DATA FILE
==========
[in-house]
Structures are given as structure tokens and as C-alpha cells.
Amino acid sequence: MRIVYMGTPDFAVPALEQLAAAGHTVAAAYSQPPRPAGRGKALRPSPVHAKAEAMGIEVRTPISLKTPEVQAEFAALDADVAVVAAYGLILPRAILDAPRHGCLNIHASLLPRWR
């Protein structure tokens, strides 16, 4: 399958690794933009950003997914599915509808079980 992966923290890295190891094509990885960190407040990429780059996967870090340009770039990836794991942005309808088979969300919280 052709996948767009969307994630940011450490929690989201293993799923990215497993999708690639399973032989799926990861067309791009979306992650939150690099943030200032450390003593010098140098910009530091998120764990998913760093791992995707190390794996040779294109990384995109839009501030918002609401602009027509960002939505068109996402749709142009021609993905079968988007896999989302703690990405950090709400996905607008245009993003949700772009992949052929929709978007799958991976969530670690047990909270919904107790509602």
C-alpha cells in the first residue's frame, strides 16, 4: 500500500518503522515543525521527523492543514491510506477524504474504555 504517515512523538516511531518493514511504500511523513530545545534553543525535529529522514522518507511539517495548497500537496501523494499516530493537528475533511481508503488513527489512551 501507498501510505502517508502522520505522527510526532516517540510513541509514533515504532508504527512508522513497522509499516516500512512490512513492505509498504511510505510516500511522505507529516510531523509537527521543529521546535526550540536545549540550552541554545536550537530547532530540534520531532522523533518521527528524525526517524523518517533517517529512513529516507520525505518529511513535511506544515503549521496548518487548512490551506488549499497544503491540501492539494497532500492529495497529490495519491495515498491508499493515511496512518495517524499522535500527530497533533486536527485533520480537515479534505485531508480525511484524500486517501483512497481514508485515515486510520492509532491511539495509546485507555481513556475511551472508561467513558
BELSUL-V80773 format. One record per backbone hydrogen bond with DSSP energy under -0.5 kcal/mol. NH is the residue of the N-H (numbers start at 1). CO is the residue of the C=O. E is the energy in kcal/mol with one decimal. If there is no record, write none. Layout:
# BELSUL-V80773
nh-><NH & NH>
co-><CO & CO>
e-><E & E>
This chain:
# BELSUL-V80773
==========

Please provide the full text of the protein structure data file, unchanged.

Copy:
[in-house]
Structures are given as structure tokens and as C-alpha cells.
Amino acid sequence: MRIVYMGTPDFAVPALEQLAAAGHTVAAAYSQPPRPAGRGKALRPSPVHAKAEAMGIEVRTPISLKTPEVQAEFAALDADVAVVAAYGLILPRAILDAPRHGCLNIHASLLPRWR
């Protein structure tokens, strides 16, 4: 399958690794933009950003997914599915509808079980 992966923290890295190891094509990885960190407040990429780059996967870090340009770039990836794991942005309808088979969300919280 052709996948767009969307994630940011450490929690989201293993799923990215497993999708690639399973032989799926990861067309791009979306992650939150690099943030200032450390003593010098140098910009530091998120764990998913760093791992995707190390794996040779294109990384995109839009501030918002609401602009027509960002939505068109996402749709142009021609993905079968988007896999989302703690990405950090709400996905607008245009993003949700772009992949052929929709978007799958991976969530670690047990909270919904107790509602």
C-alpha cells in the first residue's frame, strides 16, 4: 500500500518503522515543525521527523492543514491510506477524504474504555 504517515512523538516511531518493514511504500511523513530545545534553543525535529529522514522518507511539517495548497500537496501523494499516530493537528475533511481508503488513527489512551 501507498501510505502517508502522520505522527510526532516517540510513541509514533515504532508504527512508522513497522509499516516500512512490512513492505509498504511510505510516500511522505507529516510531523509537527521543529521546535526550540536545549540550552541554545536550537530547532530540534520531532522523533518521527528524525526517524523518517533517517529512513529516507520525505518529511513535511506544515503549521496548518487548512490551506488549499497544503491540501492539494497532500492529495497529490495519491495515498491508499493515511496512518495517524499522535500527530497533533486536527485533520480537515479534505485531508480525511484524500486517501483512497481514508485515515486510520492509532491511539495509546485507555481513556475511551472508561467513558
BELSUL-V80773 format. One record per backbone hydrogen bond with DSSP energy under -0.5 kcal/mol. NH is the residue of the N-H (numbers start at 1). CO is the residue of the C=O. E is the energy in kcal/mol with one decimal. If there is no record, write none. Layout:
# BELSUL-V80773
nh-><NH & NH>
co-><CO & CO>
e-><E & E>
This chain:
# BELSUL-V80773